Review: ‘Somebody Up There Likes Me’ (2020), starring Ronnie Wood

September 18, 2020

by Carla Hay

Ronnie Wood in “Somebody Up There Likes Me” (Photo courtesy of Eagle Rock Entertainment)

“Somebody Up There Likes Me” (2020)

Directed by Mike Figgis

Culture Representation: This documentary about Rolling Stones lead guitarist Ronnie Wood features Wood and an all-white group of people (mostly British) who talk about Wood, his artistic accomplishments and his personal life.

Culture Clash: Wood is candid about problems he’s had in his life, including his drug addiction and alcoholism.

Culture Audience: Besides the obvious target audience of Rolling Stones fans, “Somebody Up There Likes Me” will appeal to people who like survivor stories of people from the classic rock era.

Ronnie Wood in “Somebody Up There Likes Me” (Photo courtesy of Eagle Rock Entertainment)

Considering the copious amount of books, news reports, feature articles and documentaries about the Rolling Stones, there really isn’t a whole lot that can be revealed about the band that hasn’t already been covered. The authorized documentary “Somebody Up There Likes Me” (directed by Mike Figgis) takes an engaging but not particularly insightful look into the life of Rolling Stones lead guitarist Ronnie Wood, who’s been in the band since the mid-1970s.

Wood has two memoirs (2008’s “Ronnie” and 2017’s “Ronnie Wood: Artist”) and an ex-wife (Jo Wood) who wrote her own 2013 memoir about their relationship, so the documentary is more of a snapshot of his life, rather than an in-depth portrait. Speaking of portraits, about half of the documentary is about Ronnie as a painter/illustrator. There’s a lot of screen time devoted to showing him doing hand-drawn portraits and talking about art and paintbrushes with fellow artist Damien Hirst, one of Ronnie’s closest friends. (Ronnie’s current and third wife Sally is one of his portrait subjects.)

This isn’t a biographical documentary that takes the conventional format of telling a life story in chronological order, from birth to when the documentary was filmed. Most of the footage involves just following Ronnie around and showing what he happened to be doing at the time. The “talking head” interviews are also selective: only a handful of people in Ronnie’s inner circle, including his wife Sally, friend Hirst, Rod Stewart (who used to be in the Jeff Beck Group and in the Faces with Ronnie), Rolling Stones lead singer Mick Jagger, Rolling Stones rhythm guitarist Keith Richards and Rolling Stones drummer Charlie Watts.

There also isn’t a lot of digging into Ronnie’s pre-fame life. However, Ronnie (who was born in 1947 in London) does mention his dysfunctional upbringing in his family of musicians. He describes his father Arthur and two older brothers Art and Ted as alcoholics. (All of them were jazz and blues musicians.) Art and Ted were also painter artists, and Ronnie has said in many interviews how much his older brothers influenced him.

Ronnie remembers that when he was a child, his family wouldn’t know which garden his father Arthur would be passed out in if they couldn’t find him. This chronic alcoholic behavior worried his mother. Ronnie says that Arthur never abused the kids, but his frequent absences did have a negative effect on the family. “He would be damaging by not being there.” Ronnie comments.

Considering that addiction can be inherited, it’s little wonder that Ronnie became a hardcore drug addict and alcoholic too. He’s already been candid about it many interviews and in his memoirs. His decadent past has also been extensively covered in the media. Therefore, the documentary isn’t interested in having Ronnie tell all the wild and crazy stories about himself that he already told years ago.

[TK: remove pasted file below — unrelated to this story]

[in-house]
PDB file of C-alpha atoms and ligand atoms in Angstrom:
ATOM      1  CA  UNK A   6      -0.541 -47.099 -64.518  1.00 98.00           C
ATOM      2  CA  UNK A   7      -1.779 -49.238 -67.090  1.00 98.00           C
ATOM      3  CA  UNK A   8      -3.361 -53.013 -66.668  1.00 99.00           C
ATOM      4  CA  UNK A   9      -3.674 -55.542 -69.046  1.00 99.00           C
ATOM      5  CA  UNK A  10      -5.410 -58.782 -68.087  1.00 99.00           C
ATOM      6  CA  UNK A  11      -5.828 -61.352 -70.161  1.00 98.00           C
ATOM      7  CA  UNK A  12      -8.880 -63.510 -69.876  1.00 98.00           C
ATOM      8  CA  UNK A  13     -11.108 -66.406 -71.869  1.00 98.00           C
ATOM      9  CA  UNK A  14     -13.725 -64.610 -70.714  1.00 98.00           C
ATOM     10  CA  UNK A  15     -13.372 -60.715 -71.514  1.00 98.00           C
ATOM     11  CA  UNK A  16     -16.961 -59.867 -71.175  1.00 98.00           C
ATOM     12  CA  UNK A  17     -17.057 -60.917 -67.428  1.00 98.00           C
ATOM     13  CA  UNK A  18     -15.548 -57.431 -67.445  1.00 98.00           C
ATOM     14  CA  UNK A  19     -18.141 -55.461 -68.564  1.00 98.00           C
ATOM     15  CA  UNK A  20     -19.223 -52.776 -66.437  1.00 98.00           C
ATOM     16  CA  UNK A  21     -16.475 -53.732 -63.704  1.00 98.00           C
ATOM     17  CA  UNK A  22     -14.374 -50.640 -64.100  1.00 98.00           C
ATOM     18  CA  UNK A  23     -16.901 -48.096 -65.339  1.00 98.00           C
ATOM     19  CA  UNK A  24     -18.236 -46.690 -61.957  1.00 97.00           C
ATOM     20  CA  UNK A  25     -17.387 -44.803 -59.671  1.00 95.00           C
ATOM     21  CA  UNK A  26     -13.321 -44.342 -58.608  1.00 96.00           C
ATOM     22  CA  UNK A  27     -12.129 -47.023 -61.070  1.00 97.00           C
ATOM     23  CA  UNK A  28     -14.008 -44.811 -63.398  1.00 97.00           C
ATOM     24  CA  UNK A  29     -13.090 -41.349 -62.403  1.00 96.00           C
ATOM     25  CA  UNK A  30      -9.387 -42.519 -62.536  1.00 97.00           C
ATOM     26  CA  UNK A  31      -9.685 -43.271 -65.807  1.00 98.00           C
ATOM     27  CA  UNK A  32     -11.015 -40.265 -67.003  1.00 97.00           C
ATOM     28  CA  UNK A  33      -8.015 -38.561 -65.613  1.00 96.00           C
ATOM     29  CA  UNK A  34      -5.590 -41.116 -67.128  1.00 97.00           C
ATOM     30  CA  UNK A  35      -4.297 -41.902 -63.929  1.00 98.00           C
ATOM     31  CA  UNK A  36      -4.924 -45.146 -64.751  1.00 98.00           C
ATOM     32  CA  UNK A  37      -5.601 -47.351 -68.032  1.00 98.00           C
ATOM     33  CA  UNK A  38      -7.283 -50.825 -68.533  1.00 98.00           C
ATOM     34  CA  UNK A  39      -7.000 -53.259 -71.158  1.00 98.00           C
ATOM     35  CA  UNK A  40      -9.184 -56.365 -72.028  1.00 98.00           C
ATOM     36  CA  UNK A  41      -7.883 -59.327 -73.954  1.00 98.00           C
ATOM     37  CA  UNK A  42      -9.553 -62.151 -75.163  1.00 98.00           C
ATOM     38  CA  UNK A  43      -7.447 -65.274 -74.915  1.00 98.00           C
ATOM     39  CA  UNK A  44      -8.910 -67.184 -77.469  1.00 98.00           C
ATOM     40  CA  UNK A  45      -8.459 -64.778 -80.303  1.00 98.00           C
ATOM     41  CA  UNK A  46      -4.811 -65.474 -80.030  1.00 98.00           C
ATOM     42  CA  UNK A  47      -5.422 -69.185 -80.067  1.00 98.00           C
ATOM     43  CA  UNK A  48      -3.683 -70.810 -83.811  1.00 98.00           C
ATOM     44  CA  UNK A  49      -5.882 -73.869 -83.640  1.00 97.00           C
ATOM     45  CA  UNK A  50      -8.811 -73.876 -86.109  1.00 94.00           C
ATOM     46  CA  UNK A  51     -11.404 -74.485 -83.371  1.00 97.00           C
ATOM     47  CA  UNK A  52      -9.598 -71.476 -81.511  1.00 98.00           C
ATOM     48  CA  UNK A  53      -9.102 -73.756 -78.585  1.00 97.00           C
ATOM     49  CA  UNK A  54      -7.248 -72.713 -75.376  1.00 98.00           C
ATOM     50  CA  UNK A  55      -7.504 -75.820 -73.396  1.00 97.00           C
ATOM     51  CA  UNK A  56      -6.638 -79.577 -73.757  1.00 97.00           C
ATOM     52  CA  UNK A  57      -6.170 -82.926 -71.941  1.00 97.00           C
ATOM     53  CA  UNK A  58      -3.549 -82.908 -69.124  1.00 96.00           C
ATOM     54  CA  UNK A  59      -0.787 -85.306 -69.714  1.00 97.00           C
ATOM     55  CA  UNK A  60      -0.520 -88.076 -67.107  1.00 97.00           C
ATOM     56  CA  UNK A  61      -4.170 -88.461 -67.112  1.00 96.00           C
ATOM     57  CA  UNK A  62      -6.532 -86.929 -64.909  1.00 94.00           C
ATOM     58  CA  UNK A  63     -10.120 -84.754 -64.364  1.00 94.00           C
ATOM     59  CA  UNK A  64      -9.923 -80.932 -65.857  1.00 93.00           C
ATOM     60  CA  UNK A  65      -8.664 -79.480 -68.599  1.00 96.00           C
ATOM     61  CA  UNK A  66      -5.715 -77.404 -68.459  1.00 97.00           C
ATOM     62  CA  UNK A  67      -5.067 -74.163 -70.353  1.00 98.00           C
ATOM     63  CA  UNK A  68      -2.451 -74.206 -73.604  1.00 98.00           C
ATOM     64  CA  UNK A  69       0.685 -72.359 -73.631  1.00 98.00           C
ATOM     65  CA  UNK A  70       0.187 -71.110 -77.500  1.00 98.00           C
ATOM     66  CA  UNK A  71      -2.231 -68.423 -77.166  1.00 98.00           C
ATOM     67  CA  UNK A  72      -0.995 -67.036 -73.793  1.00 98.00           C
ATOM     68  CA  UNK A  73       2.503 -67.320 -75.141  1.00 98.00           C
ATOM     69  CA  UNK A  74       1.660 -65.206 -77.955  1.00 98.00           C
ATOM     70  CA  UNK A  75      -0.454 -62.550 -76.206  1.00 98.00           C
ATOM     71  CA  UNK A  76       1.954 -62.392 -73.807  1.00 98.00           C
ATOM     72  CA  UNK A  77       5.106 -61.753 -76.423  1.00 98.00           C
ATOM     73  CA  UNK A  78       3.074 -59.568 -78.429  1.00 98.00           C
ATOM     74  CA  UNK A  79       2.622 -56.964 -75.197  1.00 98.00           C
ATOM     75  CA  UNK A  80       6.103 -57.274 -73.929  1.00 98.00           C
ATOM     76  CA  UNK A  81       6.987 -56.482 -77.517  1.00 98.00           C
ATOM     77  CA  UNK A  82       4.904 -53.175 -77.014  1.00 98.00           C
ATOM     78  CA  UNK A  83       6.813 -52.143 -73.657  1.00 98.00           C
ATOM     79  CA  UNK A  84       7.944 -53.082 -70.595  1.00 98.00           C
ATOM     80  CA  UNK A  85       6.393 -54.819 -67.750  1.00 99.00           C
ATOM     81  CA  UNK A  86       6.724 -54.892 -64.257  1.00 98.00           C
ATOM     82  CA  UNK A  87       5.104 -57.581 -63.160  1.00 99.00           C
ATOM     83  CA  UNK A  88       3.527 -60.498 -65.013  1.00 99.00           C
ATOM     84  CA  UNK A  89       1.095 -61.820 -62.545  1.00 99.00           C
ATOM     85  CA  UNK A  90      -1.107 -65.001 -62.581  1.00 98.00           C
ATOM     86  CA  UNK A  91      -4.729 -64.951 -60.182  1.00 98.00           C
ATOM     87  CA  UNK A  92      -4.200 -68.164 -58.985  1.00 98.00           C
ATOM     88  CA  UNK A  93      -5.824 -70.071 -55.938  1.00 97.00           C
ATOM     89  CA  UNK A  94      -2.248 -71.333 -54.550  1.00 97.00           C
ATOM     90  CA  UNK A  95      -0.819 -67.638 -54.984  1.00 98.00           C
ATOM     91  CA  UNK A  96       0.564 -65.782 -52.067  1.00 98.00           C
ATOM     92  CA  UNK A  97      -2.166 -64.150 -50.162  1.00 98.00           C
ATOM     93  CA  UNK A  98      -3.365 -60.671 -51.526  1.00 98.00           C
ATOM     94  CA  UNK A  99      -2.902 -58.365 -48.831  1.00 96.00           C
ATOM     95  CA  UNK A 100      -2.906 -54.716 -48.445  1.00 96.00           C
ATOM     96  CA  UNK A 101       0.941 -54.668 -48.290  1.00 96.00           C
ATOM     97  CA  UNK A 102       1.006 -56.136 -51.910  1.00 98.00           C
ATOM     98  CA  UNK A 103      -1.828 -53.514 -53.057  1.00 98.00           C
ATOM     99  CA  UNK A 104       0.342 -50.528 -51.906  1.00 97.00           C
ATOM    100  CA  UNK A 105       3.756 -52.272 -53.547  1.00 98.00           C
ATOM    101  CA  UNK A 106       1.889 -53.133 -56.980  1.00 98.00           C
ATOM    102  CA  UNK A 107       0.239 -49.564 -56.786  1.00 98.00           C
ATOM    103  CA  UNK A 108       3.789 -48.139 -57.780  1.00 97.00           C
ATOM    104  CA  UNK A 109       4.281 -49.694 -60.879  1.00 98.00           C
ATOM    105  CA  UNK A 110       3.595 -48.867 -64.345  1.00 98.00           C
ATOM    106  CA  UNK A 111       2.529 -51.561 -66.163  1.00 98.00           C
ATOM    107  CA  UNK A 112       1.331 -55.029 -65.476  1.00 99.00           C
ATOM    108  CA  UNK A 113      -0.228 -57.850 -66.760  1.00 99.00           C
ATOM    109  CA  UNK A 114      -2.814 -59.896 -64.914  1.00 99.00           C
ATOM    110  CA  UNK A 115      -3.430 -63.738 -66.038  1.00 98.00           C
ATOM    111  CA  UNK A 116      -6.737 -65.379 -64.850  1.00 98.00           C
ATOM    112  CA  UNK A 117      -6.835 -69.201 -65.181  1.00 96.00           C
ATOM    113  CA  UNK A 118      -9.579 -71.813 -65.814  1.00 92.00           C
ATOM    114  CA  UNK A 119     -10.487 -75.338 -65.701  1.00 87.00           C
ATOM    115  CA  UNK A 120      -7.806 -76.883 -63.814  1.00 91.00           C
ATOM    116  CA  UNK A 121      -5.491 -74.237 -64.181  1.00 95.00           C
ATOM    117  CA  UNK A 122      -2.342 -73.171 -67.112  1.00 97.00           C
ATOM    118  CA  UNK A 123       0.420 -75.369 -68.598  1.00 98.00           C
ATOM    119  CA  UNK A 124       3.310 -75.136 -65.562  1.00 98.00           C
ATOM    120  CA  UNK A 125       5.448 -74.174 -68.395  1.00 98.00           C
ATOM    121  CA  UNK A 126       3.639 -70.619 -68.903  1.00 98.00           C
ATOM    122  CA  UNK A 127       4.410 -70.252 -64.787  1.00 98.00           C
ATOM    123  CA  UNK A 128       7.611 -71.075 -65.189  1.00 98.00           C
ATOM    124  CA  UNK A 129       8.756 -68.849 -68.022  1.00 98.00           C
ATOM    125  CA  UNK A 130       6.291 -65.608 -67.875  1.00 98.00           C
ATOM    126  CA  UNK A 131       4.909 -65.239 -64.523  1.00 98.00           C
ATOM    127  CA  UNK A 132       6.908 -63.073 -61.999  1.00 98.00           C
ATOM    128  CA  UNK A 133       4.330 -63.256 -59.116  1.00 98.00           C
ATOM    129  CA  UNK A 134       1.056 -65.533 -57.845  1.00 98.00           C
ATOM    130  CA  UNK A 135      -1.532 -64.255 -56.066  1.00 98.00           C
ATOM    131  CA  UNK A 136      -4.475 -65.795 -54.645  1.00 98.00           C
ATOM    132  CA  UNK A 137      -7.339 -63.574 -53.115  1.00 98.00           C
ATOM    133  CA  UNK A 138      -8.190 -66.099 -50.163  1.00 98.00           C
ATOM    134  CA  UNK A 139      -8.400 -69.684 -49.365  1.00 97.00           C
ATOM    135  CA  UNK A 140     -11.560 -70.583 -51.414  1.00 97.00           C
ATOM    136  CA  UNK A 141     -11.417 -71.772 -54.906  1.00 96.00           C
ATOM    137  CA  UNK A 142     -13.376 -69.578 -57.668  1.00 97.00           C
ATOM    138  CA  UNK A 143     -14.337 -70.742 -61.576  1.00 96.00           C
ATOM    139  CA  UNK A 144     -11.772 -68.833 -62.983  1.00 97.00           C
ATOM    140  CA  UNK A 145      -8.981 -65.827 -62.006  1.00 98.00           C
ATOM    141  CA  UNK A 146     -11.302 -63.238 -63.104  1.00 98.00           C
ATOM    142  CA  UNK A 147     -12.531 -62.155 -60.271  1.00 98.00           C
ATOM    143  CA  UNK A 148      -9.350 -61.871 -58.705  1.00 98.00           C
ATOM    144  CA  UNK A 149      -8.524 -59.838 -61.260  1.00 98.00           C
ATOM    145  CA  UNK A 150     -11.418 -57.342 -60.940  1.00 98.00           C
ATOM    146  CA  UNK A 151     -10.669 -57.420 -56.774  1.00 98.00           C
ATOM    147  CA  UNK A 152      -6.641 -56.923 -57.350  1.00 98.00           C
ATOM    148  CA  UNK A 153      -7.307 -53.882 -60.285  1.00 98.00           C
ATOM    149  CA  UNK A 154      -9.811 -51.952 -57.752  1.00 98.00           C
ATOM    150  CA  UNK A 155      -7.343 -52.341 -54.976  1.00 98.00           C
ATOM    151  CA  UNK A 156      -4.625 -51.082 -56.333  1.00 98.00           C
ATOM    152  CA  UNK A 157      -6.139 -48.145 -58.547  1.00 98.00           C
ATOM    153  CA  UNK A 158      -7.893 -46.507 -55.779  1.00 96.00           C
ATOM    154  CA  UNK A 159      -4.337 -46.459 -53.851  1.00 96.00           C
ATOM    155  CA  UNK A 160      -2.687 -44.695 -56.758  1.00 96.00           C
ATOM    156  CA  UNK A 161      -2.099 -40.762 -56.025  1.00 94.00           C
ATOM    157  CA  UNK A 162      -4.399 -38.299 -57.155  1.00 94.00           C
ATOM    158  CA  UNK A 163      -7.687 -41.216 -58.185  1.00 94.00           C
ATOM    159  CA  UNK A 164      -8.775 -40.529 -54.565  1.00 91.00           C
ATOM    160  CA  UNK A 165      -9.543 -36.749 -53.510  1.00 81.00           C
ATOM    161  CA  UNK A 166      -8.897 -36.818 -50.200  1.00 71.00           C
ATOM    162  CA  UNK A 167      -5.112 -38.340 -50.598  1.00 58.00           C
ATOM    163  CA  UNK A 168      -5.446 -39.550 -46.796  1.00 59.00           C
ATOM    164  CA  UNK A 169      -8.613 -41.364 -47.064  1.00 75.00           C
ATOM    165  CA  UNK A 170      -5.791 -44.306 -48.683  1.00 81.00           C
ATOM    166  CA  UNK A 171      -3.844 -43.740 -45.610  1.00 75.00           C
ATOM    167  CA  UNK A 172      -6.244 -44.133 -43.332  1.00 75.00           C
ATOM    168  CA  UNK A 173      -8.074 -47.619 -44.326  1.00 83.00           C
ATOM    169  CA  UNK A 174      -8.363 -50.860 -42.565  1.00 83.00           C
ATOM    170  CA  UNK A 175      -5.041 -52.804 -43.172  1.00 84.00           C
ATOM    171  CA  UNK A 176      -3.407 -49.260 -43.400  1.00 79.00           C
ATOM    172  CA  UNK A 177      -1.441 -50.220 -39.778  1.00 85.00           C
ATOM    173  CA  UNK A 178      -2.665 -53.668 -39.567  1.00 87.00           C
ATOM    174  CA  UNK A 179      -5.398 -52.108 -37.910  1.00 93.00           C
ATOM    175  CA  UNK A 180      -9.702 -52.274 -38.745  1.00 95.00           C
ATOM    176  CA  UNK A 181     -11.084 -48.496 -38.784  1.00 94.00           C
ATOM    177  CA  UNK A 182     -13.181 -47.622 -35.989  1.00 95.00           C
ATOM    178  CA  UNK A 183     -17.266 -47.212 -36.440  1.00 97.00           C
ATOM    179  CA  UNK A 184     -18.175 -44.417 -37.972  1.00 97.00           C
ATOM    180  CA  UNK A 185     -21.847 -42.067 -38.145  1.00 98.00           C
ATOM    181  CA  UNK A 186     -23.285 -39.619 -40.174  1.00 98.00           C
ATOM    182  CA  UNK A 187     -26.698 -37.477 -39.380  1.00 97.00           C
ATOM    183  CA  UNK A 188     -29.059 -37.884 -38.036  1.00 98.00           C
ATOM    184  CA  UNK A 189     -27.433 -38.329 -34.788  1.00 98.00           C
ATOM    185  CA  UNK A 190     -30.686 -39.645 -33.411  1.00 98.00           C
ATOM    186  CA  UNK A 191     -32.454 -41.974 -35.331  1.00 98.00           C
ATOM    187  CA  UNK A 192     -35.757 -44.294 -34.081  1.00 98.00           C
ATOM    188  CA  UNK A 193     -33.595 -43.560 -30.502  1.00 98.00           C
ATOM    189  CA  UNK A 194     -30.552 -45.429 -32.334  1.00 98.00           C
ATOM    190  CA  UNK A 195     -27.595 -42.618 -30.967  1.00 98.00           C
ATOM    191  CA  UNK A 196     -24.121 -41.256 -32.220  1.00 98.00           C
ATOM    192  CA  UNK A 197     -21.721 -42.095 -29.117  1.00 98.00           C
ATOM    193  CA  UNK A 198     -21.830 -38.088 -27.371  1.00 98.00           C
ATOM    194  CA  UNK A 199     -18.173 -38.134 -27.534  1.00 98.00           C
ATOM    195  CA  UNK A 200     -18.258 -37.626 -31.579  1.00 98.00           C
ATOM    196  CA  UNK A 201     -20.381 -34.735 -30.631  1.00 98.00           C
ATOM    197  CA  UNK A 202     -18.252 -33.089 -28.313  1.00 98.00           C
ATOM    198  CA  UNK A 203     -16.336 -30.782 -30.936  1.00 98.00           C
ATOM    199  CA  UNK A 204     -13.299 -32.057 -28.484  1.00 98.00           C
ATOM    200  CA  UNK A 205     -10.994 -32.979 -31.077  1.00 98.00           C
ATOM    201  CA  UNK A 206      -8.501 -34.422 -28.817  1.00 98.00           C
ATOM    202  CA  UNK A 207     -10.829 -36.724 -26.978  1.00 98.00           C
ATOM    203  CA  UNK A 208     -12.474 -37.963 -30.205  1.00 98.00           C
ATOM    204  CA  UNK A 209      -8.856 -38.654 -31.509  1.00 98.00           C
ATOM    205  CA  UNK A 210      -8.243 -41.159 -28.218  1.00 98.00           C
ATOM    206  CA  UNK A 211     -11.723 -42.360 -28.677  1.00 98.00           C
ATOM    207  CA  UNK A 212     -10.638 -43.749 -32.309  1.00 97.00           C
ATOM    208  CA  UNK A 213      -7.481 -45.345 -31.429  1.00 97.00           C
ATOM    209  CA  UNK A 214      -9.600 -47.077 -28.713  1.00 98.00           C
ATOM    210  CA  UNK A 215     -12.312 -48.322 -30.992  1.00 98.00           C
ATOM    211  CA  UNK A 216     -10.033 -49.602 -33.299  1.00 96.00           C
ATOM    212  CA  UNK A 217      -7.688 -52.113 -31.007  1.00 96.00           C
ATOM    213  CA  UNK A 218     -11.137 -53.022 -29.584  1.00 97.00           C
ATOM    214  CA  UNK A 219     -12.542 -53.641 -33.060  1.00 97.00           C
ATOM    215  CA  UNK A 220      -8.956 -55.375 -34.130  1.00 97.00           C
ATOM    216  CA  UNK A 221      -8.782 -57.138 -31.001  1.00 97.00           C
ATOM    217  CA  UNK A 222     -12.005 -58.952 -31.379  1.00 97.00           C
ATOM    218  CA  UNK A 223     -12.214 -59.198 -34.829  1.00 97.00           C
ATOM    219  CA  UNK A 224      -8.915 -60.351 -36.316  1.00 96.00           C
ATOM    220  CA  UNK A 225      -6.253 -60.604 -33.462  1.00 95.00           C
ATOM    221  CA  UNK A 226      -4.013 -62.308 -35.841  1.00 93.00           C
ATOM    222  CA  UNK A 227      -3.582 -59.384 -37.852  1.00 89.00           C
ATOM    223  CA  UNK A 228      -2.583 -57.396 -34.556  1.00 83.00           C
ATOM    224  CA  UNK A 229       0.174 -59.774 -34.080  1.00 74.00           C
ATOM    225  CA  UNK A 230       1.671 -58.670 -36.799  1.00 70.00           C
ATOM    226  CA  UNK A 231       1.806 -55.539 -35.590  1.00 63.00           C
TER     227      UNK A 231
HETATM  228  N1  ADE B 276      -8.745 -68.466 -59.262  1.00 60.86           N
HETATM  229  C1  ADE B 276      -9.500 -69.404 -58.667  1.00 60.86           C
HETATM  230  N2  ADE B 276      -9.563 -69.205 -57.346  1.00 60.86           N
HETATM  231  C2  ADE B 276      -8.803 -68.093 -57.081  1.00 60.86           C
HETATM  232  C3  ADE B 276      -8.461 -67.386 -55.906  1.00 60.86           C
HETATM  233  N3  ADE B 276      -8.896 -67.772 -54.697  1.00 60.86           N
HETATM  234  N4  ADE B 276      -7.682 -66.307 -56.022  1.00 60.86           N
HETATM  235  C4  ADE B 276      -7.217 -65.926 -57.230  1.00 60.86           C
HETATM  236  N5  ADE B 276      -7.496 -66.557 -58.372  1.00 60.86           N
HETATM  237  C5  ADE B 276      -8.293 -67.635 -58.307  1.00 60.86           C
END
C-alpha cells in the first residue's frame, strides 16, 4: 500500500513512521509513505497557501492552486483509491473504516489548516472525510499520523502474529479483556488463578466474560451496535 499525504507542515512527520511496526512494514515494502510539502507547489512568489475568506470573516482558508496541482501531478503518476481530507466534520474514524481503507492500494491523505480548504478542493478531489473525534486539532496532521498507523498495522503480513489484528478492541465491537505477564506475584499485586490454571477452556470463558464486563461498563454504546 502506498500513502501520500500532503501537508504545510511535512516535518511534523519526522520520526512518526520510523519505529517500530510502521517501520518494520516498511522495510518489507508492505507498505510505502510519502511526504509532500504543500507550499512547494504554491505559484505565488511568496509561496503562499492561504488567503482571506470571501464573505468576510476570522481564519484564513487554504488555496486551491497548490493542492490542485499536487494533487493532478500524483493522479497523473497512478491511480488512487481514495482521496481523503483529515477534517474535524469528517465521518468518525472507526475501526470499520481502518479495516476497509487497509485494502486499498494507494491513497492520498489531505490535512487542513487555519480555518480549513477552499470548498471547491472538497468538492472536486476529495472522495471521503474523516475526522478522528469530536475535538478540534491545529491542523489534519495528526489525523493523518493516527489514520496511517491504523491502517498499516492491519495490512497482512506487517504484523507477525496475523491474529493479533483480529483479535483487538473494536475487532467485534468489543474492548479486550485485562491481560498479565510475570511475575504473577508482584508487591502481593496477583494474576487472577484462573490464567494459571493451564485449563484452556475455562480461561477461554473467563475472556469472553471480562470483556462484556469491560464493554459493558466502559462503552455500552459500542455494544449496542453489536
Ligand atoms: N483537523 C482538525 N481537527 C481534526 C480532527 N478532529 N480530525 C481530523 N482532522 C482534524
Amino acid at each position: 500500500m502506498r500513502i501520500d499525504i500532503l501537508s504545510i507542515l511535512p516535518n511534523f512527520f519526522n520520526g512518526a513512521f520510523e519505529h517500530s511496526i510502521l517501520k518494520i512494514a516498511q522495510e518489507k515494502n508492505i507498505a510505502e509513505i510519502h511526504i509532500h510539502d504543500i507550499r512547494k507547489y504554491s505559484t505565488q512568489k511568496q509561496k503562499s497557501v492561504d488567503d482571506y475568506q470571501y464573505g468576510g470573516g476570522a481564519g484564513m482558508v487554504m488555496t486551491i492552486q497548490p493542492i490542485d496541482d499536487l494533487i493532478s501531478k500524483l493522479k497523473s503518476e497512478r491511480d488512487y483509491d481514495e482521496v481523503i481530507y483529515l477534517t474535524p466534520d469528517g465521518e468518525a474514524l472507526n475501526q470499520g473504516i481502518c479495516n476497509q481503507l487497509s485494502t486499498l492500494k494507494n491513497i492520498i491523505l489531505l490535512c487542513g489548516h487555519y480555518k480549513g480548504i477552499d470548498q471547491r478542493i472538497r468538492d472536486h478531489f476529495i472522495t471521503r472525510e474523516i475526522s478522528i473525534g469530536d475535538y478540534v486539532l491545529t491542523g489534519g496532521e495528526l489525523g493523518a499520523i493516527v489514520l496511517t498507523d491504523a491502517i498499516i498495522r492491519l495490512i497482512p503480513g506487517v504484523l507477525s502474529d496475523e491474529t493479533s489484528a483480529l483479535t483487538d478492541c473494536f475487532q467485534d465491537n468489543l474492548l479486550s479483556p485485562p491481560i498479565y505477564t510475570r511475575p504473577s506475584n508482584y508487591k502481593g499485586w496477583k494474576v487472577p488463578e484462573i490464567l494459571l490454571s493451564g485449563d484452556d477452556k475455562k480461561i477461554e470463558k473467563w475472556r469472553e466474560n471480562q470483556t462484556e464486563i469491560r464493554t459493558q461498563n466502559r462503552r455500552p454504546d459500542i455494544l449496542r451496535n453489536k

Ronnie got clean and sober in 2010, after Hirst and Ronnie’s son Jesse (who are also recovering alcoholics/addicts) did an intervention on Ronnie. But one addiction that Ronnie had a hard time quitting after that was nicotine. Ronnie had no choice to quit smoking after he was diagnosed with lung cancer in 2017. Luckily, the cancer was caught early enough where he could have surgery to correct the problem.

Ronnie says in the documentary that he used to smoke about 25 to 30 cigarettes a day. Now, when he goes for a medical checkup, the doctor tells him that he has lungs that look so healthy, it looks like he never smoked. “How’s that for a ‘get out of jail free’ card?” Ronnie quips. “Somebody up there likes me.”

If people are looking for a lot of Rolling Stones concert footage in this documentary, they won’t find it, probably because of licensing issues. There’s a brief clip of the Rolling Stones performing “When the Whip Comes Down” in 2018. But most of the on-stage footage is of Ronnie as a solo artist or archival footage of Ronnie in bands that he was in before he joined the Rolling Stones.

Therefore, when watching this documentary, expect to see quite a bit of Ronnie Wood and Friends, a bluesy rock group consisting of Ronnie and rotating group of singers and musicians. There’s footage of the group performing “Wee Hours” with Irish singer Imelda May, who’s interviewed in the film.

“Somebody Up There Likes Me” director Figgis appears in the film as an interviewer, which is a documentarian technique that mostly works for this film. During the times it doesn’t work, Figgis comes across as too chummy or star-struck, as if there was an off-camera agreement that he wasn’t going to ask questions that are too probing.

And, for the most part, the questions are fairly lightweight. But Ronnie has such a charismatic personality that he gives answers that tell more than the question asks. He comes across as someone who’s lived a pretty crazy life and has come to terms with a lot of his mistakes.